Developers Are Convinced They Can Make the ‘Penn District’ Happen

Photo: Alexi Rosenfeld/Getty Images

For some time now, developers and politicians have been describing the neighborhood around Penn Station, home to the last Sbarro standing in Manhattan and a lot of Irish bars, as the next big thing: a magnetic entertainment, nightlife, and tech hub known as “the Penn District.” Vornado, the biggest developer in the area, which is poised to reap the most benefits from Kathy Hochul’s rezoning plan, seems to use the name a lot but wouldn’t confirm coining it when I reached out.

So what is the Penn District, this new emerging neighborhood that is not the invention of Vornado’s marketing team? The neighborhood’s a little disjointed at the moment, but things are changing. There’s a Dead Rabbit in Moynihan Station and some other buzzy, expensive dining options in the works — notably, a massive Roberta’s slated to open soon. “We tend to gravitate toward interesting neighborhoods with a rich history and abundance of creativity, similarly to the opening of our original Roberta’s in Bushwick,” Roberta’s co-owner told the New York Post of their decision to open in the “Penn District.” (Pay no attention to Vornado’s recent announcement that it was hitting pause on new ground-up office towers in the area. The Penn District is hot and happening!)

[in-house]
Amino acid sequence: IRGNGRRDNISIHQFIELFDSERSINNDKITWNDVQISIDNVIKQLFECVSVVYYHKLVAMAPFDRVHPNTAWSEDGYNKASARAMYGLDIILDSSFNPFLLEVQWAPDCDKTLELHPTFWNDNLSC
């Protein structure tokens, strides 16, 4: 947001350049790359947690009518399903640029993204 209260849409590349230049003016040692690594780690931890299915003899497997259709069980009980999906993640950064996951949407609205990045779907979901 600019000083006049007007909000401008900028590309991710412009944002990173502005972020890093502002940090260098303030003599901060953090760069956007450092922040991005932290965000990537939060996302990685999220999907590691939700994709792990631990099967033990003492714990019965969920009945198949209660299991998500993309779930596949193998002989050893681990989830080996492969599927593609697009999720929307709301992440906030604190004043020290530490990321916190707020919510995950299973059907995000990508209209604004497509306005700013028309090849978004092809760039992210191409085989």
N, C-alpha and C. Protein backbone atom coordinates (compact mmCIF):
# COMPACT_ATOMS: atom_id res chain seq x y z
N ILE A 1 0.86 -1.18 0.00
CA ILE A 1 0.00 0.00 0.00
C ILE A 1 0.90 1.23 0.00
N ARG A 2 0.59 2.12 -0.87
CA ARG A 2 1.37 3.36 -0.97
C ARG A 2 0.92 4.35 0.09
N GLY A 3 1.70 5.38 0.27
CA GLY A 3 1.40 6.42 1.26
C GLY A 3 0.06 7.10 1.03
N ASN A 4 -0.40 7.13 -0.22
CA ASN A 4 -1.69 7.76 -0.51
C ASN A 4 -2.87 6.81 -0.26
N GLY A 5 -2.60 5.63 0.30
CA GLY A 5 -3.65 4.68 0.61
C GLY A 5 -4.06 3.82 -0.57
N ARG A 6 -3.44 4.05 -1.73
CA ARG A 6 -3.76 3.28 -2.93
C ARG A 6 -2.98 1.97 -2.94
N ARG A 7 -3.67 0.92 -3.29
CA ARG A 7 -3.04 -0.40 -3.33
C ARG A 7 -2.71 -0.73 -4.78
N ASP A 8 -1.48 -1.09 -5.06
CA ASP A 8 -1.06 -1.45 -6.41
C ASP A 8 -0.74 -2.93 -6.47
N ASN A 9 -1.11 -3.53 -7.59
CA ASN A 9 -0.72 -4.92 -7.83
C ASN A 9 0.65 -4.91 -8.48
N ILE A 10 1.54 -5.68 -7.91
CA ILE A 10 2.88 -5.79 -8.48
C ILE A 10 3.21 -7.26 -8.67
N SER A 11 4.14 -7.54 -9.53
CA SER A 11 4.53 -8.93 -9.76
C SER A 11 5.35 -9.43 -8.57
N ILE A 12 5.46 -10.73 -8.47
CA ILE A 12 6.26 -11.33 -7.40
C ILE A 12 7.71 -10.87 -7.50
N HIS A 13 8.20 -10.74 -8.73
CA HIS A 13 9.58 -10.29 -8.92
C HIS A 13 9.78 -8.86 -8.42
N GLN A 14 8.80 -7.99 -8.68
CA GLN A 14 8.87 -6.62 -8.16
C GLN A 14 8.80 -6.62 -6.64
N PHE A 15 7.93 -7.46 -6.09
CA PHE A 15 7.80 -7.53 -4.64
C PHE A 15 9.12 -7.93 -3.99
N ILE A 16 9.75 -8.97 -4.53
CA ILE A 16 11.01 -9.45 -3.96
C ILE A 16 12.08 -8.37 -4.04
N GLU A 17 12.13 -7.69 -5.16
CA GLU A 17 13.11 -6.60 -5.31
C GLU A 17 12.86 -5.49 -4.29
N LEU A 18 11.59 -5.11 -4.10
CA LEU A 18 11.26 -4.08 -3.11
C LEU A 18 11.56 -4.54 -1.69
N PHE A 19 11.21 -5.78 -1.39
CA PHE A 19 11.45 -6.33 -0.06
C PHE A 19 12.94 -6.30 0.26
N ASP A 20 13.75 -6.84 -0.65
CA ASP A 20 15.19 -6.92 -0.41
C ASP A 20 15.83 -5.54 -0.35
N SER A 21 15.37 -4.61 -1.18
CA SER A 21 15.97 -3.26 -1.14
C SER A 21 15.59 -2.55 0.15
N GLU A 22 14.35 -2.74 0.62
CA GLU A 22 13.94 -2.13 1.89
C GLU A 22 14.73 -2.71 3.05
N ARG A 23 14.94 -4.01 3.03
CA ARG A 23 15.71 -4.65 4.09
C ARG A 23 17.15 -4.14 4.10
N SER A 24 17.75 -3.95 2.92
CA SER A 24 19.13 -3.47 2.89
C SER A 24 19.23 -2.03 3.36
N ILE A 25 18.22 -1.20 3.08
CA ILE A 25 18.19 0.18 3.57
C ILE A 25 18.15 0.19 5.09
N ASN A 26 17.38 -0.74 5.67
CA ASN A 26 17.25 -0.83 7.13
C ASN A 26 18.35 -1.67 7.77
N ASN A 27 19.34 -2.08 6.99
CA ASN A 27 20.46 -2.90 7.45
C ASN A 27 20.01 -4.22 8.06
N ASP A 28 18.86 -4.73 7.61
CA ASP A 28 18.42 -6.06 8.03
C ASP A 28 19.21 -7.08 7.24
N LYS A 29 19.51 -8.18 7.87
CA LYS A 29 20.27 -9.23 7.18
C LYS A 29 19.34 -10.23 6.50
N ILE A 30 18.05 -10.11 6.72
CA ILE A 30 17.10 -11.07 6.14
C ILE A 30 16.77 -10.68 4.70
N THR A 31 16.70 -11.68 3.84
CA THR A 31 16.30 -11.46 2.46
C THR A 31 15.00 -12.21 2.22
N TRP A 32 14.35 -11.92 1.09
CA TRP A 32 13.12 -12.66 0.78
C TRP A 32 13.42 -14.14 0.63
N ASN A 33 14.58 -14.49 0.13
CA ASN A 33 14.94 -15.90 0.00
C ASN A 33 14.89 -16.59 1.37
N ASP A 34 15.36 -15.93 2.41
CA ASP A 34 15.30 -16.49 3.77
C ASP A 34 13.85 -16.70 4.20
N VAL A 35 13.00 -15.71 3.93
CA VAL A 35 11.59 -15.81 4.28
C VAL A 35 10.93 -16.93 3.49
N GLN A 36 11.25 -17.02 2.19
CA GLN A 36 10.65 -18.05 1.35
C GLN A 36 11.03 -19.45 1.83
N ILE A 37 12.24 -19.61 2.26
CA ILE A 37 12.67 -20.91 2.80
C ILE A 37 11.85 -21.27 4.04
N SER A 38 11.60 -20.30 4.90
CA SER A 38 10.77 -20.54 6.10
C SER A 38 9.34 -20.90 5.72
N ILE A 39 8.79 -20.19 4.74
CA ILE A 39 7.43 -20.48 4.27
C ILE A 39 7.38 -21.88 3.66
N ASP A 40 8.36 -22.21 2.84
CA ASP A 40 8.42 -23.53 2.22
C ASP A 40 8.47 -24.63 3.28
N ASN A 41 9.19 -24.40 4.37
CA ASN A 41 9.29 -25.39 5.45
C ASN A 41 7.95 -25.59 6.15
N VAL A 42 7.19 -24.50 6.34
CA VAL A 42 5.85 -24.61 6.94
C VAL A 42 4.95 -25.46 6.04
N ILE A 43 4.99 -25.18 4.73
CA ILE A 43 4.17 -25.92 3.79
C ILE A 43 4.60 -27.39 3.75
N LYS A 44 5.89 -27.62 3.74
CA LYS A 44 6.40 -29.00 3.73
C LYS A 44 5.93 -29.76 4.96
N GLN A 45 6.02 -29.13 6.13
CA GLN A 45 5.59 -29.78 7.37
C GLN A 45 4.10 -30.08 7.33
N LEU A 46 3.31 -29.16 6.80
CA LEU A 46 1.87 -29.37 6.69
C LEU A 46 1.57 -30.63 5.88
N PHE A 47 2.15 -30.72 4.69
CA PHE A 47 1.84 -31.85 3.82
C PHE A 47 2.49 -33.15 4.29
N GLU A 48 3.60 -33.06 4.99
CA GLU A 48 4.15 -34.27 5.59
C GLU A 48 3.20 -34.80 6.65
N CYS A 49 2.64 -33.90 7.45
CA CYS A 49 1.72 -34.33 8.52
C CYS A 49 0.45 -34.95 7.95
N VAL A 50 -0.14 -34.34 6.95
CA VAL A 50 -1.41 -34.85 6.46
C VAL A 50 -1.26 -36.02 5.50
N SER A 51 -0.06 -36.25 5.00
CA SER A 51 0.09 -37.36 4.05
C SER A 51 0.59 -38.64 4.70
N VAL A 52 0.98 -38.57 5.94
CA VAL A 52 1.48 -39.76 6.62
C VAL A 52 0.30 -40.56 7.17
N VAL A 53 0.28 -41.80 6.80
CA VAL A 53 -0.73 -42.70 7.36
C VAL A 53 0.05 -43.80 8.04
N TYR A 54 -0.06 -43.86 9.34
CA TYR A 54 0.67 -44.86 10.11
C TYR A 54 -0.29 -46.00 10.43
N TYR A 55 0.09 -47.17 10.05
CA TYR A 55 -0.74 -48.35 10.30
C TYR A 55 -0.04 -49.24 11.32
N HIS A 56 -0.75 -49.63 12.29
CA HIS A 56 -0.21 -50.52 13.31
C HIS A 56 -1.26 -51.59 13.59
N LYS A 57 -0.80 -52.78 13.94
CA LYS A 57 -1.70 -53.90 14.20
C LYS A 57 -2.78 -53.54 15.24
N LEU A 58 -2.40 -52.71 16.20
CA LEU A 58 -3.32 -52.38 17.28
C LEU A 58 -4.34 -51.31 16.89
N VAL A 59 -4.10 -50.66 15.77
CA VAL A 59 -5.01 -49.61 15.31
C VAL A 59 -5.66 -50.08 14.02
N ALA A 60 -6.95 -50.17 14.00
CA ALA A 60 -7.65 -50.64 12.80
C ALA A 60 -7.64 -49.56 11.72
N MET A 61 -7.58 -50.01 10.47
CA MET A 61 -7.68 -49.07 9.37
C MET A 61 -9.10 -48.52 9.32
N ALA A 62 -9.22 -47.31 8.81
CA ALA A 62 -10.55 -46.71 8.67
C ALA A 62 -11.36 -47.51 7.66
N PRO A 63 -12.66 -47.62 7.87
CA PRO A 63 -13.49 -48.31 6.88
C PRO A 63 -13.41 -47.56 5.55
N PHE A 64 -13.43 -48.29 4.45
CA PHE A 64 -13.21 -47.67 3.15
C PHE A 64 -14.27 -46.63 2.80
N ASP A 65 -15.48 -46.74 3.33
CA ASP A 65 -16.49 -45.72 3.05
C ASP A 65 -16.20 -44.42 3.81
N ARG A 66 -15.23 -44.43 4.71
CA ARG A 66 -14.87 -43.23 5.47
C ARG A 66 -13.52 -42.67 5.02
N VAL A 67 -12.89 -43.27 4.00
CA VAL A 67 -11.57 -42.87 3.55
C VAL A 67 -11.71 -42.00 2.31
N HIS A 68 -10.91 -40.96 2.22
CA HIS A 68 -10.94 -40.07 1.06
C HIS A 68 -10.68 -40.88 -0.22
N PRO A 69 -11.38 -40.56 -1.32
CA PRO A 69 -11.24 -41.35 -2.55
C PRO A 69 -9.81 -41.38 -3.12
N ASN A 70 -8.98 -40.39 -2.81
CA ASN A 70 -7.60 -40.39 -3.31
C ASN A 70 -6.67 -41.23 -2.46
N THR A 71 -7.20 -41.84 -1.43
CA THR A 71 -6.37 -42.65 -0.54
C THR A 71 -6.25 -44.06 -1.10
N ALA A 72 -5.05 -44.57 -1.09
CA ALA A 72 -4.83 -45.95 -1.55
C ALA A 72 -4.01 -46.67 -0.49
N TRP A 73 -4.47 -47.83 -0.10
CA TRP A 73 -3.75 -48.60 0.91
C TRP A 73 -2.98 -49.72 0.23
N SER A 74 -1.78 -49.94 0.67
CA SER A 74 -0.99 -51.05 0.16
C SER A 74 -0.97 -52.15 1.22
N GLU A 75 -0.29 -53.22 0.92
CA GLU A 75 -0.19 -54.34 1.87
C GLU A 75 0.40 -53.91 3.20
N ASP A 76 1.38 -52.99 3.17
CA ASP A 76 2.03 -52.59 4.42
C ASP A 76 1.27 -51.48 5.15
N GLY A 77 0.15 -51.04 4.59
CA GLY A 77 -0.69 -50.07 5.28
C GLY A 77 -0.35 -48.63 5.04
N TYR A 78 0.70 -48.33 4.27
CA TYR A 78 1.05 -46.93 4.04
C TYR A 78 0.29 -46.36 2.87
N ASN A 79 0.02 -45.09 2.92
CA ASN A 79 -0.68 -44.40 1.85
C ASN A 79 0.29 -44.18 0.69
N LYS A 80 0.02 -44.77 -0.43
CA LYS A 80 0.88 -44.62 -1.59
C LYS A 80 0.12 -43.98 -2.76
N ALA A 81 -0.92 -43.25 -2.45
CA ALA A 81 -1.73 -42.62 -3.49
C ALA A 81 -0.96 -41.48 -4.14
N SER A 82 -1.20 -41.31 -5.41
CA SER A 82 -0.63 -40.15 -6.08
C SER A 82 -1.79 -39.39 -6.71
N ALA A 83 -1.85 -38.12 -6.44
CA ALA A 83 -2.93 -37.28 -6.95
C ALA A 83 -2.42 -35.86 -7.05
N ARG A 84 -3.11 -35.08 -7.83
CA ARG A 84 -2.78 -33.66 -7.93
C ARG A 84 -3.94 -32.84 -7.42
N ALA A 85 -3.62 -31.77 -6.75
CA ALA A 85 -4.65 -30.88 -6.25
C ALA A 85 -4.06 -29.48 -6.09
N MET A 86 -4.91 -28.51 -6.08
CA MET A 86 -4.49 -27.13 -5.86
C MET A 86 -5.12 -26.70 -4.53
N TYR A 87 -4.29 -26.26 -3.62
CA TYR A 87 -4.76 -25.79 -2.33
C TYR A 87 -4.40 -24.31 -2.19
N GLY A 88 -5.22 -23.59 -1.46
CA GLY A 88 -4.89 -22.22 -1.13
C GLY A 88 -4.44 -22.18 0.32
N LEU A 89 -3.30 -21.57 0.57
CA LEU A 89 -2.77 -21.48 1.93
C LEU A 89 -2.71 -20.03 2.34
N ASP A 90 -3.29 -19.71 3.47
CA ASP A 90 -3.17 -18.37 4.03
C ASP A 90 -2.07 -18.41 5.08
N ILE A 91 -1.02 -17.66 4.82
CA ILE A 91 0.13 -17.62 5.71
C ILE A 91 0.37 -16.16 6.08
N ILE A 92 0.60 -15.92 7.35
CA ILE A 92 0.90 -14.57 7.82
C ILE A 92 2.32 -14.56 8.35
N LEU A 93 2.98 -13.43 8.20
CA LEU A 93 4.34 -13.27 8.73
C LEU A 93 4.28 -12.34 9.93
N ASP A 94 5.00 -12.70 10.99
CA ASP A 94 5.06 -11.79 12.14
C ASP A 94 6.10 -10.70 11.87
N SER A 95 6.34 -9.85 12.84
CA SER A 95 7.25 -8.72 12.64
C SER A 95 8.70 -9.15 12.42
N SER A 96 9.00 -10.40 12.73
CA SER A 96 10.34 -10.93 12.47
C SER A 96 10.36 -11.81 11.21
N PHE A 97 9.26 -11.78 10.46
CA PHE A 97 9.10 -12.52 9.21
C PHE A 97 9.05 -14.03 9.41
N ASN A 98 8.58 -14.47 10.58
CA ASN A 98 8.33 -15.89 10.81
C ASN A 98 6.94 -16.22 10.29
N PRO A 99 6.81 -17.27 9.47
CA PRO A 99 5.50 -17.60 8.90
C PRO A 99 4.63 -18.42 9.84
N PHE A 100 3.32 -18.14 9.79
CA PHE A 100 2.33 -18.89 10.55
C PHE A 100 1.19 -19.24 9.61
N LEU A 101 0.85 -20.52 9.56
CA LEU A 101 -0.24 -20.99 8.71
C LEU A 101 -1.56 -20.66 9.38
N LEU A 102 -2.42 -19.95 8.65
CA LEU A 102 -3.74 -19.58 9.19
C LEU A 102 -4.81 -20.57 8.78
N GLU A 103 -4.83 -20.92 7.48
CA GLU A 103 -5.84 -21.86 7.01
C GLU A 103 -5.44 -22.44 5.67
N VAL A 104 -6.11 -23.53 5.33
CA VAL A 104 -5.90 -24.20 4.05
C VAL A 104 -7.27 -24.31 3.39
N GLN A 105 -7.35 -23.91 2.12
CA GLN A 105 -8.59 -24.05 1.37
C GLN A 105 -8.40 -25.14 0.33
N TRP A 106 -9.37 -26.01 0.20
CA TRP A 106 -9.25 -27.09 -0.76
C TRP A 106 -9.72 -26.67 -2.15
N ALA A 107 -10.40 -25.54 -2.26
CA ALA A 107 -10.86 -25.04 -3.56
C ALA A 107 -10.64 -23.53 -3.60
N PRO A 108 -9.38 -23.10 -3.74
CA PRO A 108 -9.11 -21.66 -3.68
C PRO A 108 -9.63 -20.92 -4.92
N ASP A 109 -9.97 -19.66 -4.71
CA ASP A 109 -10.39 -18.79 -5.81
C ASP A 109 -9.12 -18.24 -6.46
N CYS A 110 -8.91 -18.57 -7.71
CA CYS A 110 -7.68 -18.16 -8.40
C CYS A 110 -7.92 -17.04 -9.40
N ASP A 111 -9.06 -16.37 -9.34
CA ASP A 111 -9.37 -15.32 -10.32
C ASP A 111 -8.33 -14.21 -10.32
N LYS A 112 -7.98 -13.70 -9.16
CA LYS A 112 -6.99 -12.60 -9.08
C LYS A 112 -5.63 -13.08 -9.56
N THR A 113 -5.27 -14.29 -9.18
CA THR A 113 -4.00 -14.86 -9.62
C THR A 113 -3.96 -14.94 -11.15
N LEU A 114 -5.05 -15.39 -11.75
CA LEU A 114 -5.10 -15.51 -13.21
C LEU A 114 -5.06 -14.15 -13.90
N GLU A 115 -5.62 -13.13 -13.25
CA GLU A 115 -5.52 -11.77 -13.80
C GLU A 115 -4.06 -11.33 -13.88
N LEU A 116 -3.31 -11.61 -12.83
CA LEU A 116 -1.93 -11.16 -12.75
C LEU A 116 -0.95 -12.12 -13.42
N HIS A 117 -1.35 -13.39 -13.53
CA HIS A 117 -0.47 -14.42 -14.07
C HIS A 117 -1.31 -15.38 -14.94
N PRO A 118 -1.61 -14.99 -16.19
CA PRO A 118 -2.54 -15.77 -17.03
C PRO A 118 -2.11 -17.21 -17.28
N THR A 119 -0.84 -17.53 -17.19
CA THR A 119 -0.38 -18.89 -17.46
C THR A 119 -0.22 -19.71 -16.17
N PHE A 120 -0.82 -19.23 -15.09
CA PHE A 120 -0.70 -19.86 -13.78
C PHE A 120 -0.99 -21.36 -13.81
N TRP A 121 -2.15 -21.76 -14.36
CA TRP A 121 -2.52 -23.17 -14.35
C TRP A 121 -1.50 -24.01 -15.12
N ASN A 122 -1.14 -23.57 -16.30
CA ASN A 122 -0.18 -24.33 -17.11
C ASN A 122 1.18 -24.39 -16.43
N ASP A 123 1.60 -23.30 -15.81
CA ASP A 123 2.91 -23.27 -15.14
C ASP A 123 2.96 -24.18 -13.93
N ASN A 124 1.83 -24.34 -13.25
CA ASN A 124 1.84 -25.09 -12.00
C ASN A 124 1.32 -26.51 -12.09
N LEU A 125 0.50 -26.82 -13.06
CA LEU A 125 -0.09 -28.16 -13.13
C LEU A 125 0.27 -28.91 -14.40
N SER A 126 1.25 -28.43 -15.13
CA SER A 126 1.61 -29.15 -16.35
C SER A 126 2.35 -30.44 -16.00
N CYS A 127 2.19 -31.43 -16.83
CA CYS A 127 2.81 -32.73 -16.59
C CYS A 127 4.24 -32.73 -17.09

There are also some new residential buildings in the works — the construction fencing in the area is truly a thing to behold. There’s 300 West 30th, Hiwin Group USA’s 69-unit condo tower a block from the Farley Post Office building that’s leaning hard on the promise of a revamped district, which is launching sales next week. The development promises “inspired modern living” with “minimalist Mondrian interiors” and finishes reminiscent of a high-end hotel (fluted wood and concrete, smoked mirrors, brushed brass). Amenities will include co-working spaces, for those who want to work from home despite living in Midtown. Prices start at $950,000 for studios, which is considered mid-market — $1,800 to $2,400 per square foot — for the wealthy suburbanites and Facebook engineers with money to burn (the ones who didn’t get laid off, anyway) the development is targeting. (Hey, it’s cheaper than buying in Hudson Yards. And for now, anyway, less dystopian.)

So are you ready to move to the Penn District? If you’re at least curious enough to check it out, there are lots of great transit options nearby, including the “hell hole” otherwise known as Penn Station.


Developers Trying to Make the ‘Penn District’ Happen